A shift in attitudes towards drink-driving was the major change seen by retired police superintendent Paula Rose in her 27 years in road policing.
"When I started with the Ministry of Transport in 1984 the amounts people would drink and the social acceptance of drink-driving was light years away from what it is today," she said at an investiture ceremony yesterday. "We've still got too many people drinking and driving but attitudes are changing, we've got some wonderful young people doing great things."
Mrs Rose, from Upper Hutt, was made a companion of the Queen's Service Order for services to police and the community in the New Year Honours list. She received the insignia from Governor-General Sir Jerry Mateparae at Government House in Wellington yesterday.
Mrs Rose was police national road policing manager for four years until her retirement last year when the road toll reached a 60-year low.
Others to be recognised were two police officers who have been honoured for their work with hundreds of grieving families after the Canterbury earthquakes and Pike River Mine and Carterton balloon disasters.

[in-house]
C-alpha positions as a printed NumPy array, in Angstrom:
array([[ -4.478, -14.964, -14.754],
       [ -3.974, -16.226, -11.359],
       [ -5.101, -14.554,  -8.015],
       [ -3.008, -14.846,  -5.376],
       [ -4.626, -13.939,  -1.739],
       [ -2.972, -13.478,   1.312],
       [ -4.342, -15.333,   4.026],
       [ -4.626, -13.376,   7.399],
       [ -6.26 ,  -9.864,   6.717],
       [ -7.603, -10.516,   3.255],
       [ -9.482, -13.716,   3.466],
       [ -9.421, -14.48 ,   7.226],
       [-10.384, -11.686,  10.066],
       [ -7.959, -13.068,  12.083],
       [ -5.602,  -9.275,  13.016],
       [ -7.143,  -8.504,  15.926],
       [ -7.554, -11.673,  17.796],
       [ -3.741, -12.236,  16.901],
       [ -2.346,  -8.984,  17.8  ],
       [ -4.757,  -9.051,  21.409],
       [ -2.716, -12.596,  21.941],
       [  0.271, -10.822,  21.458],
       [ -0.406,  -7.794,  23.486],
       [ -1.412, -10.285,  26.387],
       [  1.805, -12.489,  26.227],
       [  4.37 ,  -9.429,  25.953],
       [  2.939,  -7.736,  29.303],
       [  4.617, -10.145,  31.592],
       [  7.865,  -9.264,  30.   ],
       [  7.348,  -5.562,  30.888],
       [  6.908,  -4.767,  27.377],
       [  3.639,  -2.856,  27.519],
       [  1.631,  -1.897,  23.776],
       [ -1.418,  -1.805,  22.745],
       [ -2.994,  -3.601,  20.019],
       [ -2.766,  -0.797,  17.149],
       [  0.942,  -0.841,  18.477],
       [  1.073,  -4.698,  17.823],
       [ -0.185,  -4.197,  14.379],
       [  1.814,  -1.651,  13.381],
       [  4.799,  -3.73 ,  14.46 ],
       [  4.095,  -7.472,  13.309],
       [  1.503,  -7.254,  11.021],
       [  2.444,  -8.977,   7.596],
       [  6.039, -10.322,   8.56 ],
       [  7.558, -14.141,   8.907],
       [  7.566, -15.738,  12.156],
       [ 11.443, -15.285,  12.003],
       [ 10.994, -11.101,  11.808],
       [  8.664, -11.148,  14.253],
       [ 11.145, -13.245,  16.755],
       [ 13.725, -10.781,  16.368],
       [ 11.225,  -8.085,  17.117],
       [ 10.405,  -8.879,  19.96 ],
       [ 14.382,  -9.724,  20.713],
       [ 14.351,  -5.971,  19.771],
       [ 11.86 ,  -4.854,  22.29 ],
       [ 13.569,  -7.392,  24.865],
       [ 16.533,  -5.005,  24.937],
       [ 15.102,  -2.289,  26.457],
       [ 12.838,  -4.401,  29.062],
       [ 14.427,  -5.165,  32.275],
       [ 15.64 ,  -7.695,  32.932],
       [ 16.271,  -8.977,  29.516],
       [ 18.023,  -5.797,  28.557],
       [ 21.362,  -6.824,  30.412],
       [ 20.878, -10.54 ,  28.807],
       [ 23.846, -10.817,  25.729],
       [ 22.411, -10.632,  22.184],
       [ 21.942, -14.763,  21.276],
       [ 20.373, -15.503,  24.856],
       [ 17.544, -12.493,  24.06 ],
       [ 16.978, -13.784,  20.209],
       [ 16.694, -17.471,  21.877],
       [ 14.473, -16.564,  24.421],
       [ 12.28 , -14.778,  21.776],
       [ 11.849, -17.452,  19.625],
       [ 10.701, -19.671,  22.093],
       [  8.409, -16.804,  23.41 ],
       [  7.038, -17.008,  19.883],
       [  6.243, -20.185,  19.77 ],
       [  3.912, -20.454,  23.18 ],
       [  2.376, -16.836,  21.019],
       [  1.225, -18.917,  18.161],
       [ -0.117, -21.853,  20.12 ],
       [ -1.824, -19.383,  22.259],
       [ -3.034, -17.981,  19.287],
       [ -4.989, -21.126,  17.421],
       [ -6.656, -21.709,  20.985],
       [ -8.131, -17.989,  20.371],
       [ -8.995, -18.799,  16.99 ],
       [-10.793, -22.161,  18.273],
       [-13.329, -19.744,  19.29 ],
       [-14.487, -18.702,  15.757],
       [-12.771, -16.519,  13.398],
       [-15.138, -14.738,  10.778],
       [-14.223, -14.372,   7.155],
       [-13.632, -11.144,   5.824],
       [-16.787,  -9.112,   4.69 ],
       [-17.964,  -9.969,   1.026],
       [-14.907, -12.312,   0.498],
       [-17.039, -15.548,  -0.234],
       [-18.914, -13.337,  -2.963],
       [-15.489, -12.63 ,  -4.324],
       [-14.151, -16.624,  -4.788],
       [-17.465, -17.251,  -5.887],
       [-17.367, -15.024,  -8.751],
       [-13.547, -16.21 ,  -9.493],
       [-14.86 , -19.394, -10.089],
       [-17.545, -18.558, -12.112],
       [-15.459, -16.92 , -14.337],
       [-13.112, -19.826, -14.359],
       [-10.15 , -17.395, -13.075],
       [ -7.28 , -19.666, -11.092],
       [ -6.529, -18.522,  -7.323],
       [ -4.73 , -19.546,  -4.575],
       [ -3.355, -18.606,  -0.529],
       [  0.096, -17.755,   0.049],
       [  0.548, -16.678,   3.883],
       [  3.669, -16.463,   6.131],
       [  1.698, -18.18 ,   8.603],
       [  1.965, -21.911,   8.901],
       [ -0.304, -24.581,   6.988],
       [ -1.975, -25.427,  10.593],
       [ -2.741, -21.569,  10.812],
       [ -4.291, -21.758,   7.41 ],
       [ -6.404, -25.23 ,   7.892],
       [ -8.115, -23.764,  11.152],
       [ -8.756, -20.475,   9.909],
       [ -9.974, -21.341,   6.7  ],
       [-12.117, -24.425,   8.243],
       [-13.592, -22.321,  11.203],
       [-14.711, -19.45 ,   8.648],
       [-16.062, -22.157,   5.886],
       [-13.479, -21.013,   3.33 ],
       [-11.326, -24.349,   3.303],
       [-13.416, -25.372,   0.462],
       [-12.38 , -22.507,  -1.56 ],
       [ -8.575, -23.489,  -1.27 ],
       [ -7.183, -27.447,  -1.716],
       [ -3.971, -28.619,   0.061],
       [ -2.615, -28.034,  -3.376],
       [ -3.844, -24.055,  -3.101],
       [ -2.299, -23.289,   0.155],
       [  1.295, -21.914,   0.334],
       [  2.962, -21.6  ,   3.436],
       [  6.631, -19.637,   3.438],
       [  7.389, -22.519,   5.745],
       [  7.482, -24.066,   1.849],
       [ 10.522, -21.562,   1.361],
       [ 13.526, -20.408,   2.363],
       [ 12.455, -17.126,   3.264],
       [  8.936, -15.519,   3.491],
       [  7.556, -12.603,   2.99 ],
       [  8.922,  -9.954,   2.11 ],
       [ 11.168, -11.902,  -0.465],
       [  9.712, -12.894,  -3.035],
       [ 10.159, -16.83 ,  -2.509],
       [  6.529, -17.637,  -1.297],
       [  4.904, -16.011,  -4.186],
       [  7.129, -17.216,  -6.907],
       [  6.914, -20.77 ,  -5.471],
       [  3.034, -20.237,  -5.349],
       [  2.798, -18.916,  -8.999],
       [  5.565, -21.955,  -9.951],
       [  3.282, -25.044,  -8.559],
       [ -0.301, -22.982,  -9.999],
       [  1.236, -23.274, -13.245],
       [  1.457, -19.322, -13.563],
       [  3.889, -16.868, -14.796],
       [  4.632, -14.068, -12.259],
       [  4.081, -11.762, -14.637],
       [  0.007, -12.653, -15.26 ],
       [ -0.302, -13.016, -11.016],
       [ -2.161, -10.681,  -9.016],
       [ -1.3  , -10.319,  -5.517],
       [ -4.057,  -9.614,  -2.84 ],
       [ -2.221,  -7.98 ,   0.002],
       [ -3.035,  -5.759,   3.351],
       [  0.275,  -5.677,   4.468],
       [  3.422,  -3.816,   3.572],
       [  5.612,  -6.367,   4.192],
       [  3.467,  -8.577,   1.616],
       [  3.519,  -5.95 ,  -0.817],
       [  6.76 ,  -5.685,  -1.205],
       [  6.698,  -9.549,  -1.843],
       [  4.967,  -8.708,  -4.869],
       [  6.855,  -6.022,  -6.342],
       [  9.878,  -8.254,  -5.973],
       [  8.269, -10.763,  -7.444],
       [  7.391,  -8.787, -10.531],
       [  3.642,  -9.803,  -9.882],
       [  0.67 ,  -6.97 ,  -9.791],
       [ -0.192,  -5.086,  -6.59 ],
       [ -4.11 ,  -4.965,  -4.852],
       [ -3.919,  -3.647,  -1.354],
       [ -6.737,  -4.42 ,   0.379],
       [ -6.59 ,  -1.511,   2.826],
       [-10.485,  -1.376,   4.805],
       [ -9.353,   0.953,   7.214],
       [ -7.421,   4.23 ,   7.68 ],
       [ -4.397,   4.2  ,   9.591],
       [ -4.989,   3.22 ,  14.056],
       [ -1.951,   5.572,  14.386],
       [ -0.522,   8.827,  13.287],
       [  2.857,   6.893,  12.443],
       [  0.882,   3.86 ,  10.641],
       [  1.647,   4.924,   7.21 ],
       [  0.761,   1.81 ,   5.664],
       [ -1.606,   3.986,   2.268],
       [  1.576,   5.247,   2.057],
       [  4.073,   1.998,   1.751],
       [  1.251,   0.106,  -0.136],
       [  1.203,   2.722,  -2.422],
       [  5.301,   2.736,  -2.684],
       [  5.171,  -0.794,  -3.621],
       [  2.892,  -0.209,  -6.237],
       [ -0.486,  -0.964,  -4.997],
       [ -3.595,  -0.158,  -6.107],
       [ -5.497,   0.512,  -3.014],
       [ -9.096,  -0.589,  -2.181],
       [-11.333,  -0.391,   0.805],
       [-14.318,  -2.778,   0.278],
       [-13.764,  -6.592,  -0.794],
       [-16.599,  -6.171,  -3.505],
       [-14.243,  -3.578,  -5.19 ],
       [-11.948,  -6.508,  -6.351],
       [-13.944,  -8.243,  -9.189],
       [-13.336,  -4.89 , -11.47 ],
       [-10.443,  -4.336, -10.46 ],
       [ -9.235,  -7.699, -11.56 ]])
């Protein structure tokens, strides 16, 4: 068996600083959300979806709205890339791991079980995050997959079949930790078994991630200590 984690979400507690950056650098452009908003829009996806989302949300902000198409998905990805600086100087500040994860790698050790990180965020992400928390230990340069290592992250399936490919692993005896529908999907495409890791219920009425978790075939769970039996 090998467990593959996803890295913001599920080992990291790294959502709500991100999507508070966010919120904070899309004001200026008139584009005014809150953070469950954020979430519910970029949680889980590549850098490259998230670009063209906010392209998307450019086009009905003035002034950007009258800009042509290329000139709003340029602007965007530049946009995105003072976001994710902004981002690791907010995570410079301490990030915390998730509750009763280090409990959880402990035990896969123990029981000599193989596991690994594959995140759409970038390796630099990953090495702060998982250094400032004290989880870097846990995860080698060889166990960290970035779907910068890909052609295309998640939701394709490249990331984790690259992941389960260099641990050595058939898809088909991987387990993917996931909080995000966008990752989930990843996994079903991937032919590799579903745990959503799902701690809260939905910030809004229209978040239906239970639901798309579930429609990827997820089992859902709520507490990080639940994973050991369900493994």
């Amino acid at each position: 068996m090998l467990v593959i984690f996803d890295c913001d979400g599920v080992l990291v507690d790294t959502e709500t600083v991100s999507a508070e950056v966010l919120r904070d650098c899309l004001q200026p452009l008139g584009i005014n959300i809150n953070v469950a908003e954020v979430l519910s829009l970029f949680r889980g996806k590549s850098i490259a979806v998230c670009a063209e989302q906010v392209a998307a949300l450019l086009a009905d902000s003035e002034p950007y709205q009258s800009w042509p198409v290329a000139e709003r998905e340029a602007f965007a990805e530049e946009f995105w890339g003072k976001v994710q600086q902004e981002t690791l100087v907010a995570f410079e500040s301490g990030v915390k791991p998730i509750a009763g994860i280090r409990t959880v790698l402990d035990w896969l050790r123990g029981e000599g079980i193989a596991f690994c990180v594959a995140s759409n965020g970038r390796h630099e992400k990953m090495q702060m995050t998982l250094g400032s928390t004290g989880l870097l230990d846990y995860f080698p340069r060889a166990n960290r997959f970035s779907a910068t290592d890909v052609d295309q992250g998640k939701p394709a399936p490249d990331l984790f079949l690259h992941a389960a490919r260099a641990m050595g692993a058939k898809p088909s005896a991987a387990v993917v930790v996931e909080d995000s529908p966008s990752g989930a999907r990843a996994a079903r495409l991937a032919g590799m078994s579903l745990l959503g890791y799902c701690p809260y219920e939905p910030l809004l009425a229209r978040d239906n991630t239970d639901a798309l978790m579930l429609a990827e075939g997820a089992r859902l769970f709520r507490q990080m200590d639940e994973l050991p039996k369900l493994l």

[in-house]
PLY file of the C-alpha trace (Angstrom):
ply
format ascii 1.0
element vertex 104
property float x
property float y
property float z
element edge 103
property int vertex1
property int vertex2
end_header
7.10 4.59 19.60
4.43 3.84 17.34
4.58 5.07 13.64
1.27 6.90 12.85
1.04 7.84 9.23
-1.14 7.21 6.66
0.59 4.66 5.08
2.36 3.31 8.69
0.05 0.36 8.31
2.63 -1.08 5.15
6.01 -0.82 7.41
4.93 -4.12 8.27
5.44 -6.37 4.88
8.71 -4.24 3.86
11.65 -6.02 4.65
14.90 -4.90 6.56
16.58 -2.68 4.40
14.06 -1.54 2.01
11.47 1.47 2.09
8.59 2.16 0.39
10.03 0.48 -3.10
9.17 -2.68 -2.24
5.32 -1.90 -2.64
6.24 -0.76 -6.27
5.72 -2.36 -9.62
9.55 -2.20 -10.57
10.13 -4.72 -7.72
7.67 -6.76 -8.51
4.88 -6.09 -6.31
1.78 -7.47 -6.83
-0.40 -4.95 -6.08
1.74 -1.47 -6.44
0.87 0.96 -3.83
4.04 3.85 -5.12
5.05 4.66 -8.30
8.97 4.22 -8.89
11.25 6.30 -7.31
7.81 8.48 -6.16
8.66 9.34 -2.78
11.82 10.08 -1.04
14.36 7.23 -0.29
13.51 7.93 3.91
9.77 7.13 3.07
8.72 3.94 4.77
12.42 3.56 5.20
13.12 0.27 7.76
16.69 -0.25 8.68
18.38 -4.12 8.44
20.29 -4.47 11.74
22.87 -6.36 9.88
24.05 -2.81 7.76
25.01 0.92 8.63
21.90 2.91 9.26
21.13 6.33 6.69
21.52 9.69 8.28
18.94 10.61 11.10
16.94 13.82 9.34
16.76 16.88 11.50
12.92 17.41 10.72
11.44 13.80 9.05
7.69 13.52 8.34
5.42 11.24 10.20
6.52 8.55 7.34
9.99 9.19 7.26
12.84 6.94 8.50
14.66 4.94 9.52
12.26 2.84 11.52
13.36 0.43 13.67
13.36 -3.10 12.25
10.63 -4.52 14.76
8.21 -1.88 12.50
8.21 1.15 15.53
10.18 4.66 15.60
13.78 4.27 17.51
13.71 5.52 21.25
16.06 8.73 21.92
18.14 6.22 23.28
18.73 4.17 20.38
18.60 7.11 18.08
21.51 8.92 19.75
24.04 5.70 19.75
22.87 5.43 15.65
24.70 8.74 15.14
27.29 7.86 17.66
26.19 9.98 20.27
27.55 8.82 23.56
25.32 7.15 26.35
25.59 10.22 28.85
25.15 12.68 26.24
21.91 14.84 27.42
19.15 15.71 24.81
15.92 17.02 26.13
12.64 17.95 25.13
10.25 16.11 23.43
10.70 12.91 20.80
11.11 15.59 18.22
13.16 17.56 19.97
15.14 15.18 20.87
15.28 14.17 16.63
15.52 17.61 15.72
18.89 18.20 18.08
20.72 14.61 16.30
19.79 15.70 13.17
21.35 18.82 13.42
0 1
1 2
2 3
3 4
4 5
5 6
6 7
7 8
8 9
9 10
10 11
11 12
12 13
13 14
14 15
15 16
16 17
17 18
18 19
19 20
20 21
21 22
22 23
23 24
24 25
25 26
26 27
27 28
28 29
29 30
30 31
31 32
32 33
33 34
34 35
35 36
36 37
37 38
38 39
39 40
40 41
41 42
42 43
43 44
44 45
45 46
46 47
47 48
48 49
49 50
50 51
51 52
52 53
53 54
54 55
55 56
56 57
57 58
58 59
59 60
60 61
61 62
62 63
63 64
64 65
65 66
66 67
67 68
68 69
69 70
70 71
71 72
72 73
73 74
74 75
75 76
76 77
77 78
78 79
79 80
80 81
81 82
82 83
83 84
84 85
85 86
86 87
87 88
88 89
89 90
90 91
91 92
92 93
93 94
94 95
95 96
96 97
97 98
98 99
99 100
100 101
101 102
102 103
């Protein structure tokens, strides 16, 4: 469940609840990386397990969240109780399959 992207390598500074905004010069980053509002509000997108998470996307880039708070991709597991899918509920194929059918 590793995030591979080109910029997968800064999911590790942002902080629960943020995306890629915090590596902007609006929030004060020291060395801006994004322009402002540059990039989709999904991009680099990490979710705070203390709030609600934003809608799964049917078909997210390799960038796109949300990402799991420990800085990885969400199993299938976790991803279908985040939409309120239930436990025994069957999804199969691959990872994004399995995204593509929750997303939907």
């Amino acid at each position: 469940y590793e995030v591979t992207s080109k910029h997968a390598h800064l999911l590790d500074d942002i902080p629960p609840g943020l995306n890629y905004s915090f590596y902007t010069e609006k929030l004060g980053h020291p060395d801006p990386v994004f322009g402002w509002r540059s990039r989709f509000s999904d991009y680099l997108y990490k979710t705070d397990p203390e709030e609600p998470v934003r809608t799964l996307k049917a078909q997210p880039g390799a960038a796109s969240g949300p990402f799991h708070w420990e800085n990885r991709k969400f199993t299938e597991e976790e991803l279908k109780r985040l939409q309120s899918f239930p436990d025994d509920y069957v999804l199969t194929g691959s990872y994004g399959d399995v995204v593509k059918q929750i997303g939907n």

Inspectors Mark Harrison and Wendy Robilliard developed new police response systems for mass casualty events.
Mr Harrison and Ms Robilliard were made members of the New Zealand Order of Merit in the New Year Honours and were awarded their insignia yesterday.
Meanwhile, restaurateur Fleur Sullivan made a companion of the New Zealand Order of Merit, said the award was in recognition for her philosophy of championing fresh, local seafood and produce.
Auckland restaurateur Tony Astle was also honoured, becoming an officer of the New Zealand Order of Merit for services as a chef.